33.     Labrador v. Seattle Mortgage Company (N.D. Cal.) 2008 WL 4775239
Broker sold elderly plaintiff a reverse mortgage funded by defendant, and defendant paid broker a "correspondent fee." The court denied, in part, defendant's motion to dismiss deciding that the complaint sufficiently alleged a violation of federal lending regulations. In ruling on the motion to dismiss plaintiff's cause of action for elder financial abuse, the court recognized that financial abuse is an independent cause of action. 


32.     Hammermueller v. North American Company (4th Dist.) 2008 WL 4684773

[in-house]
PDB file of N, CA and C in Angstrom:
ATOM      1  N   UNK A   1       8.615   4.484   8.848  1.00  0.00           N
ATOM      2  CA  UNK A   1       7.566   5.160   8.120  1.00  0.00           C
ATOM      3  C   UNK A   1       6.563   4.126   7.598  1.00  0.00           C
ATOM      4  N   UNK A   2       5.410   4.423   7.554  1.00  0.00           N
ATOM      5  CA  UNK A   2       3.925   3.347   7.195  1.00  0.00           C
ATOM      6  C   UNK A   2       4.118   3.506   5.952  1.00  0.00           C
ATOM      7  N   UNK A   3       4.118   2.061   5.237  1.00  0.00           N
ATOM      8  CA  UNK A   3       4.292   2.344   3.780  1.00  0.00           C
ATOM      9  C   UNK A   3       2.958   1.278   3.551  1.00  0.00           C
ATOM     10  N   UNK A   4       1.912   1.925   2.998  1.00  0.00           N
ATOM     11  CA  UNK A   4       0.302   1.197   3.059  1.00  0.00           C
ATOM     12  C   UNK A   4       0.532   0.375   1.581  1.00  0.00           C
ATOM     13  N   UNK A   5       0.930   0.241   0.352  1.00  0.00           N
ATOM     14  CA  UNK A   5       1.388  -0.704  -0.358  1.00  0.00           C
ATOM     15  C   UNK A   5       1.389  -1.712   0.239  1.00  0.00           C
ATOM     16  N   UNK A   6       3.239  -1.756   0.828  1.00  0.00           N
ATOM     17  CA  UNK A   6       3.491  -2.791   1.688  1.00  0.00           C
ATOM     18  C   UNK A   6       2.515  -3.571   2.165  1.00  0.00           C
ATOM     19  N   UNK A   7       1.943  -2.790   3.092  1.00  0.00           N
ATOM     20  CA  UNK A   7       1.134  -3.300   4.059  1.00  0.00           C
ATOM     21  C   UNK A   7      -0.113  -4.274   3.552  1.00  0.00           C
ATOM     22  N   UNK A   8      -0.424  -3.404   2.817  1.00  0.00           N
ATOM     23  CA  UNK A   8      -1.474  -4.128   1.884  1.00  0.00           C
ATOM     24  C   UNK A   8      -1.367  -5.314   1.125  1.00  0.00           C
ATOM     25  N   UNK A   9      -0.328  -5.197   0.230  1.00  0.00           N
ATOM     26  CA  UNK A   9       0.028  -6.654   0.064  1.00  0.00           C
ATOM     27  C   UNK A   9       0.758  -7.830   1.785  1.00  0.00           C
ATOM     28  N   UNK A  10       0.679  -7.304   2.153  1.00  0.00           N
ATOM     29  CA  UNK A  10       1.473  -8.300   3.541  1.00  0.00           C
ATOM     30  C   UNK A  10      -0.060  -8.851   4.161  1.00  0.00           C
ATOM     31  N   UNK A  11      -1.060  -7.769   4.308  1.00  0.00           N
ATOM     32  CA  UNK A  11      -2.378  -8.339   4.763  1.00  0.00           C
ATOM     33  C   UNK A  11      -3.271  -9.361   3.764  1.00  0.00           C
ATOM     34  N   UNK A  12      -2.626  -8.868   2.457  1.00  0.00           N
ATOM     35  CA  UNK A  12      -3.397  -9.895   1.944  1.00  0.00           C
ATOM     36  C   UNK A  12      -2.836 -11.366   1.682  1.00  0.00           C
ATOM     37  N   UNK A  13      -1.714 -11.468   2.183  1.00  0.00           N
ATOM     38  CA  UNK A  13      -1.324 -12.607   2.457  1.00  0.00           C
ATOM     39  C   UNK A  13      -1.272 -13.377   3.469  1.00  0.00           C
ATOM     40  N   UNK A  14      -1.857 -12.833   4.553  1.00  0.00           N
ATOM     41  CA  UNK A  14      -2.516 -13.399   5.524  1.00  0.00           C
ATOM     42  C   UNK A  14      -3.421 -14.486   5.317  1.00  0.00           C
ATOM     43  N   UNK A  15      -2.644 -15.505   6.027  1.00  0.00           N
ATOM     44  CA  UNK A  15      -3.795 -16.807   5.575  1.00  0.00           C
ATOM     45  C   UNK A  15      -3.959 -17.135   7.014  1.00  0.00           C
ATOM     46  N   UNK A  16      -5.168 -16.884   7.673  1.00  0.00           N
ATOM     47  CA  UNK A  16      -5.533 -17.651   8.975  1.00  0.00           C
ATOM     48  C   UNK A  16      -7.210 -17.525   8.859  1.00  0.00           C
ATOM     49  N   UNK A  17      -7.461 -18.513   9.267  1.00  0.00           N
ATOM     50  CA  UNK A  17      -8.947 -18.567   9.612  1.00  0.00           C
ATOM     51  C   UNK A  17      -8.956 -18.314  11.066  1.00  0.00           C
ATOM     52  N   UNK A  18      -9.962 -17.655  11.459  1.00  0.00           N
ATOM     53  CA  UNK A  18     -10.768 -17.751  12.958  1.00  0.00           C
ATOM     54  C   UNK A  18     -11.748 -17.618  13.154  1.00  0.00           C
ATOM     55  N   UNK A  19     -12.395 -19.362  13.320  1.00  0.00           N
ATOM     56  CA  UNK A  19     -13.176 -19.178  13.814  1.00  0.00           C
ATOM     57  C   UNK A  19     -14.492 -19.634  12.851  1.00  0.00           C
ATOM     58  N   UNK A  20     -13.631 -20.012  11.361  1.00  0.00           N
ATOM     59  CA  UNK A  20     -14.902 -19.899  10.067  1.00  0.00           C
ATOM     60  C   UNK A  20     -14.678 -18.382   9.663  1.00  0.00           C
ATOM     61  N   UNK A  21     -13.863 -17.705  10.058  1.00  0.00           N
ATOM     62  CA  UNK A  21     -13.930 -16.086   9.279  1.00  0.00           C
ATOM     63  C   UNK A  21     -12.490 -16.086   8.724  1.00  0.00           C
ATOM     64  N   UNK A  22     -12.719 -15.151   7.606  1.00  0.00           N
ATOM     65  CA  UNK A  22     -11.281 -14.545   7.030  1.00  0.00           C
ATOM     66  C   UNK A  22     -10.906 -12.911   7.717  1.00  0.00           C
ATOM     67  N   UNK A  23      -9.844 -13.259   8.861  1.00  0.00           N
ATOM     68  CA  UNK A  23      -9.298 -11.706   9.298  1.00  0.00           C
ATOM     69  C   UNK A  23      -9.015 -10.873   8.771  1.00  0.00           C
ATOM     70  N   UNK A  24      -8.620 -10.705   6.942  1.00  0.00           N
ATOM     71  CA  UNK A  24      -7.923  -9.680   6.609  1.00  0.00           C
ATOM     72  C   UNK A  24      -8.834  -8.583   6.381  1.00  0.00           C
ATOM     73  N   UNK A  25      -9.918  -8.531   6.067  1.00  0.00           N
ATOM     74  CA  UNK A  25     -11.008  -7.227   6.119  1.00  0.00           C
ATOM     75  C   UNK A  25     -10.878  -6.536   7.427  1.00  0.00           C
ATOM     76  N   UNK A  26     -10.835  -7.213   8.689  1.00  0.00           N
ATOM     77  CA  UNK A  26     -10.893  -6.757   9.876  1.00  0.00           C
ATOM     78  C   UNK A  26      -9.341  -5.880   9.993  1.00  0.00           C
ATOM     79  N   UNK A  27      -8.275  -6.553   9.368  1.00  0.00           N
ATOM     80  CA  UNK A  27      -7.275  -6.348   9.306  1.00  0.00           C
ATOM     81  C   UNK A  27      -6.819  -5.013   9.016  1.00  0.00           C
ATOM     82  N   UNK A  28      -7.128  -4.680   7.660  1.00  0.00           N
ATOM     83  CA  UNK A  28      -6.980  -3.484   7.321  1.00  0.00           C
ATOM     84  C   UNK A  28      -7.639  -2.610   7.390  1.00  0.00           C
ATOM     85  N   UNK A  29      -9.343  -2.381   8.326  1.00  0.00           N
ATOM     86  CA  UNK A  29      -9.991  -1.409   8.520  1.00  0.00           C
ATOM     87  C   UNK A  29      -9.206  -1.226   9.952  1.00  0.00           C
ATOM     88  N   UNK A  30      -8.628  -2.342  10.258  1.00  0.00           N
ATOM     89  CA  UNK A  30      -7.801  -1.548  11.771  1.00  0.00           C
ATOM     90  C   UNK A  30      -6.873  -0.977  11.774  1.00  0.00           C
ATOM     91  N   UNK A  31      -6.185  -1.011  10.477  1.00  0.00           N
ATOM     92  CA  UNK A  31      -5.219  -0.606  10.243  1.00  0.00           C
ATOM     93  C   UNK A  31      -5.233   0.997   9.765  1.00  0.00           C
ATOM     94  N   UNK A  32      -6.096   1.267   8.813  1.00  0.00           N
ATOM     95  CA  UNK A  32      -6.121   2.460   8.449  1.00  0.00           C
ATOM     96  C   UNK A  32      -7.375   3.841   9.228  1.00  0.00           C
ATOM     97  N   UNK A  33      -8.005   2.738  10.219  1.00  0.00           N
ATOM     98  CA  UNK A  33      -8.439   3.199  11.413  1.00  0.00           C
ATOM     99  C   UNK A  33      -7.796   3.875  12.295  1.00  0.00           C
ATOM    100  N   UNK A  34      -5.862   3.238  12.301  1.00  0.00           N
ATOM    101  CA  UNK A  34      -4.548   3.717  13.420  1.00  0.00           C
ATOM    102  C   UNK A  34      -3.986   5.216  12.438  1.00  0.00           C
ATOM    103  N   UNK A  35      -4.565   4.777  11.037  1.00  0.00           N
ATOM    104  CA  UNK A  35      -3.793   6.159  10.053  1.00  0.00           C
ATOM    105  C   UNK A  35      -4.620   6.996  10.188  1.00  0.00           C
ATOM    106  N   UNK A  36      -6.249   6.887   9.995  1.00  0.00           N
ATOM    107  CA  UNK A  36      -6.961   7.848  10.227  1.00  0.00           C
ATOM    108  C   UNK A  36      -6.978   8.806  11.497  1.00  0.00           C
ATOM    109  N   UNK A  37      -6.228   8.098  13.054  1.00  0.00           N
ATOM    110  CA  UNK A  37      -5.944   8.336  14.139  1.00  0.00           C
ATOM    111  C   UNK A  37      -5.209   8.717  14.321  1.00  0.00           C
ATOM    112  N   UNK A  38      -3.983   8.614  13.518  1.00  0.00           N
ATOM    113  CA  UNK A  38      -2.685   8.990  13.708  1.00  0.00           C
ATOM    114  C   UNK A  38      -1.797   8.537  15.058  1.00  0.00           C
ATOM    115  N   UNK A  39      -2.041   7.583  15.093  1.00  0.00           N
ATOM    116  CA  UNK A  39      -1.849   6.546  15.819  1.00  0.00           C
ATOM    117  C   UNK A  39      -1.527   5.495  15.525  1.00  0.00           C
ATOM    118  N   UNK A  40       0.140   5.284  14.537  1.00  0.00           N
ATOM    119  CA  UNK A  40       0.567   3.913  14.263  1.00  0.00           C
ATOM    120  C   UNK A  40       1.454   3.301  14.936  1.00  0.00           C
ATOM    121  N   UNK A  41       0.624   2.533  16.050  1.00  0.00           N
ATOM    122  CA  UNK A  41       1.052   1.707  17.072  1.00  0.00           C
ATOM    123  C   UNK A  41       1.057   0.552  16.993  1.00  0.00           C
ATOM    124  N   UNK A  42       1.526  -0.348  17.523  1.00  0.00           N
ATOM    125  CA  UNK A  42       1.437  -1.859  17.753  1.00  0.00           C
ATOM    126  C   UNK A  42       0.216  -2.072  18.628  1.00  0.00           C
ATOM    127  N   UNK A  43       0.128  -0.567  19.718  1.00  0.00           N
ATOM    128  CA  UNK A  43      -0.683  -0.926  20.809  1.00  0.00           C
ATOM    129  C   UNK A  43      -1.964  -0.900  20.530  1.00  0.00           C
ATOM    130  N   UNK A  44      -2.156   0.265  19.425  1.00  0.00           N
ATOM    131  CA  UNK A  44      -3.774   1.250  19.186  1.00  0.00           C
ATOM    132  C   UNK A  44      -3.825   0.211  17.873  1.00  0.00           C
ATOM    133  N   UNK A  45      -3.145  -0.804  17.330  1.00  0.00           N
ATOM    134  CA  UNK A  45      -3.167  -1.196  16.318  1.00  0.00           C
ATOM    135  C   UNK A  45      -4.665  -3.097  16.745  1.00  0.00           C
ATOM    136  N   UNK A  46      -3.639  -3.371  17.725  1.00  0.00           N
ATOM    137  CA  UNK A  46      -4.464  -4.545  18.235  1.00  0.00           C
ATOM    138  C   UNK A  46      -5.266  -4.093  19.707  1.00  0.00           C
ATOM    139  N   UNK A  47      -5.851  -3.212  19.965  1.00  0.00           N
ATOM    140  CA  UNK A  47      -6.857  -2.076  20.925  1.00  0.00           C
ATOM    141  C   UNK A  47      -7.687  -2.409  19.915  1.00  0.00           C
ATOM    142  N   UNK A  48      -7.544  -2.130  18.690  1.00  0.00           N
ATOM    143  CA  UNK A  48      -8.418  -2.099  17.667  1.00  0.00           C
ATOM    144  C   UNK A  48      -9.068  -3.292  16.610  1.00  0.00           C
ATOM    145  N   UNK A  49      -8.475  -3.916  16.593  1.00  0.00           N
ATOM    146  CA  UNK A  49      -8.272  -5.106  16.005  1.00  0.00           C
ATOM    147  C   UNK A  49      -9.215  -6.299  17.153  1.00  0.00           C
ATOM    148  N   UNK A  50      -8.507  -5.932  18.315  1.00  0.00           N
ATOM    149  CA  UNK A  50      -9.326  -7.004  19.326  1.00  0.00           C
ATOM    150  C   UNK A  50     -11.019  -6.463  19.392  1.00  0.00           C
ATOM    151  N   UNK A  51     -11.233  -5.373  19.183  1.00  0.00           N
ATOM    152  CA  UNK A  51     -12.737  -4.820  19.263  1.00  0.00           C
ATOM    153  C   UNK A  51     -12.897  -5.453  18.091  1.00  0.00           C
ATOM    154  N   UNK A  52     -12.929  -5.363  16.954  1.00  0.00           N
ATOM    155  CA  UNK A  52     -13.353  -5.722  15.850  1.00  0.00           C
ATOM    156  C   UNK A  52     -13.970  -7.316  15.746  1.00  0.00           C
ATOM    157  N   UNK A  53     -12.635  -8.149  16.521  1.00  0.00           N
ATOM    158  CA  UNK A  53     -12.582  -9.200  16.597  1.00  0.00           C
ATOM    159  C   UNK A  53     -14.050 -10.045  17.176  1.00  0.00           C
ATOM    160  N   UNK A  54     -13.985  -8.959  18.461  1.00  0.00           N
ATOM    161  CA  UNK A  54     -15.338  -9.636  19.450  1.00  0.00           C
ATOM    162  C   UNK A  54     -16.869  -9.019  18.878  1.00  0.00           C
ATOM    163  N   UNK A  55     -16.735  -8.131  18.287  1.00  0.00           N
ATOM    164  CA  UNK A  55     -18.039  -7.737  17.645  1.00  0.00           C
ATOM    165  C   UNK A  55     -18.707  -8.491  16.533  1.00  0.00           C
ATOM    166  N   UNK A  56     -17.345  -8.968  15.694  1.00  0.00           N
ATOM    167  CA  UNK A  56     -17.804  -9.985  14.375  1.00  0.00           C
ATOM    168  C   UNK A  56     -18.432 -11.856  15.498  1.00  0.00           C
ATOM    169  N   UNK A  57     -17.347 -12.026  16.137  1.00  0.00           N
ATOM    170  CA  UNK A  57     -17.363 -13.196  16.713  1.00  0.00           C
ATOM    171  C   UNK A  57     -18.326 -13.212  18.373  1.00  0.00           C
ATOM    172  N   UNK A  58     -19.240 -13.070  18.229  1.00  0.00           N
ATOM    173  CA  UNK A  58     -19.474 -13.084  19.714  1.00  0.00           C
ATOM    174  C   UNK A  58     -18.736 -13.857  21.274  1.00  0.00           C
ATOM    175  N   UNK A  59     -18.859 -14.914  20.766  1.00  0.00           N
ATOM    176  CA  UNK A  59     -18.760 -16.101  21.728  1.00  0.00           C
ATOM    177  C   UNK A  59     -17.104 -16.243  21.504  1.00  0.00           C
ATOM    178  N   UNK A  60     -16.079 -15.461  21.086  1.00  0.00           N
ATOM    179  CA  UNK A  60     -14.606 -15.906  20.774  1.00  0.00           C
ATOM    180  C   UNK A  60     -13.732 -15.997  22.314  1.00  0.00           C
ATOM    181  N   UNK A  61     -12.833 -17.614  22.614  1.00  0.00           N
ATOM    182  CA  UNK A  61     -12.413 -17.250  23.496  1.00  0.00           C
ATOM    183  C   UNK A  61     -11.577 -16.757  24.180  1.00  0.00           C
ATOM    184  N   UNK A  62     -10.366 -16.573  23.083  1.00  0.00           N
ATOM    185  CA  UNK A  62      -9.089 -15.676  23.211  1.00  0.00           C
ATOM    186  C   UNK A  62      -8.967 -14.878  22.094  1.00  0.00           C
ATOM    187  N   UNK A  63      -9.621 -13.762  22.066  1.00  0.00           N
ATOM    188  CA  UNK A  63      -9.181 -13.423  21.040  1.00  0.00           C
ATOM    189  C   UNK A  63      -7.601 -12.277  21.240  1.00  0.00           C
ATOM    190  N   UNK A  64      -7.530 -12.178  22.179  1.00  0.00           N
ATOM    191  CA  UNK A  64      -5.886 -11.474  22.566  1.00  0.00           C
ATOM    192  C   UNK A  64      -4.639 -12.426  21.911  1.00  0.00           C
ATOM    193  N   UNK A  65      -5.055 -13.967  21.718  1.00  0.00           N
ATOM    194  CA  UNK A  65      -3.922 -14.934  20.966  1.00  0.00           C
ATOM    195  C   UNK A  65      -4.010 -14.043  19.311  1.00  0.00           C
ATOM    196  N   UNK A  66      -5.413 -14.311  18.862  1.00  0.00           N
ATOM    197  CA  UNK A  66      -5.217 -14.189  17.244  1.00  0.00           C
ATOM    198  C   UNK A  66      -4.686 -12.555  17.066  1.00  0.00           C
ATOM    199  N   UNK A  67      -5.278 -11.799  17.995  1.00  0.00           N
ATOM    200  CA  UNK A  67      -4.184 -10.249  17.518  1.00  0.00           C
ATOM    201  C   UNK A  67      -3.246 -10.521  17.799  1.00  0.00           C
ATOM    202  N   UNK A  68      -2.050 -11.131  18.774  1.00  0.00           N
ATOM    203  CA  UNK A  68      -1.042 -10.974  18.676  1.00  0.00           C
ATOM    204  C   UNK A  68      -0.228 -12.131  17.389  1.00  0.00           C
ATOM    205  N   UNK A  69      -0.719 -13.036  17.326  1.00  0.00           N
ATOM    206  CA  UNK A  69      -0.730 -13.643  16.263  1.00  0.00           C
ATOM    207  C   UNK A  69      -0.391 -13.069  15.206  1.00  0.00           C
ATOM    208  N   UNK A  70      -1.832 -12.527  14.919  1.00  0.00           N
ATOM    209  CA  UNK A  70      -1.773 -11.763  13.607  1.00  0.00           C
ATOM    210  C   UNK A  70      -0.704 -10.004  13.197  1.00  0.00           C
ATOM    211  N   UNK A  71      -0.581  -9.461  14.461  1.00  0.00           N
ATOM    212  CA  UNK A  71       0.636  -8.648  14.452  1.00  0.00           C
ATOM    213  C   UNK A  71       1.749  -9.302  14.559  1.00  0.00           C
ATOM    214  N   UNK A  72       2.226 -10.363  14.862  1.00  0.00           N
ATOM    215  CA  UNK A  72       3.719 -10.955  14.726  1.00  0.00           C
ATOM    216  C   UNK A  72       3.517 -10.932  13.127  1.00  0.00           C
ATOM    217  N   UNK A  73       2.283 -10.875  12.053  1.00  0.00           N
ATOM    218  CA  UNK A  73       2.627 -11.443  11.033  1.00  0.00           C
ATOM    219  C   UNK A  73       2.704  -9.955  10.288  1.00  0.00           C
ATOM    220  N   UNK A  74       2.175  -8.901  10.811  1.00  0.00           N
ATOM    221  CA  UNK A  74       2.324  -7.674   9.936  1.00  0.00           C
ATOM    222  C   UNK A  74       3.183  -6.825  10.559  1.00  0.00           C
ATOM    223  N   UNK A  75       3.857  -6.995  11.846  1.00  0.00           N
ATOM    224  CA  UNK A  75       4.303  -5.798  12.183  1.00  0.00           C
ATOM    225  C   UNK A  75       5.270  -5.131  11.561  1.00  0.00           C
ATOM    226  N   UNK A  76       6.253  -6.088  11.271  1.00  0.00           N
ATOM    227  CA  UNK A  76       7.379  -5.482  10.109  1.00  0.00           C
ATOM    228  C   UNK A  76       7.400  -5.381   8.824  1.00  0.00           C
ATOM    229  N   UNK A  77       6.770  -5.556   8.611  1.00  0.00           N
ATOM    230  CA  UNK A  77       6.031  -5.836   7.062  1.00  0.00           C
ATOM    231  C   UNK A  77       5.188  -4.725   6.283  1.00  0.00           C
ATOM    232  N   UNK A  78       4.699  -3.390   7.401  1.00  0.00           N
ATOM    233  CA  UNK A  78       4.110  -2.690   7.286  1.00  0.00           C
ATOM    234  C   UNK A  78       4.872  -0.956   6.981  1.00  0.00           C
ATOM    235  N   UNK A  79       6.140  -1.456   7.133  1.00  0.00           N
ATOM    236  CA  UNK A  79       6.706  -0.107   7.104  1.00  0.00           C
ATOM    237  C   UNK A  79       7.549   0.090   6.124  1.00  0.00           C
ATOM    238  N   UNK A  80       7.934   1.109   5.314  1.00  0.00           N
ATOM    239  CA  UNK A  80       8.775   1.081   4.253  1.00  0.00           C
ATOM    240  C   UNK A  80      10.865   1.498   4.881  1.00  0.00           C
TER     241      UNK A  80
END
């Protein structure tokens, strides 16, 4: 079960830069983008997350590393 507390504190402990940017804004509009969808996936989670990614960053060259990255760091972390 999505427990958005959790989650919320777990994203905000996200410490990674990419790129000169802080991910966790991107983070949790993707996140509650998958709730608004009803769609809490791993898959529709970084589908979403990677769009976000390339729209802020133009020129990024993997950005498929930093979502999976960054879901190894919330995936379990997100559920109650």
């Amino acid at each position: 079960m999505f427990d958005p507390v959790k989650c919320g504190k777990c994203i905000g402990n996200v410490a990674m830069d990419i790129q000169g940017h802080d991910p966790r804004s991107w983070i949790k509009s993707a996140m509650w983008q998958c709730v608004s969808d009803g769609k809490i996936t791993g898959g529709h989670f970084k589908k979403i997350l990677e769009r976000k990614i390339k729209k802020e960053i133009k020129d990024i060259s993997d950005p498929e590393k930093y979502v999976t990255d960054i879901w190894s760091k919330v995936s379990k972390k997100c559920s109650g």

In 2002, plaintiff, an elder suffering from advanced dementia, was sold a deferred annuity by an independent life agent on behalf of insurer NAC. Plaintiff filed suit against NAC asserting causes of action for fraud, negligent misrepresentation, and elder abuse. Some time after service, NAC returned plaintiff’s money, along with accrued interest. Plaintiff nevertheless pursued the action to jury trial to recover damages for emotional distress and attorney’s fees. The jury found in favor of plaintiff on all three causes of action and awarded him $4.5 million for non-economic injury, including emotional distress, and punitive damages of $14 million. The award was reduced to $8 million by remittitur. The trial court also awarded $1 million in attorney’s fees. On appeal, NAC argued that plaintiff had failed to present any evidence that he had suffered actual physical injury or financial loss, and therefore he was not entitled to recover compensatory damages for non-economic injury. The DCA agreed and reversed the judgment. In doing so, it based its decision, in part, upon the view that the elder abuse statute does not create a new independent theory of liability under which plaintiff may recover damages; rather, when proven it merely permits the recovery of additional, or enhanced, remedies. Since fraud and negligent misrepresentation require that a plaintiff sustain actual damages and no evidence in support of actual damages was presented, plaintiff is not entitled to any recovery for fraud or negligent misrepresentation, and therefore the enhanced remedies of financial abuse are unavailable.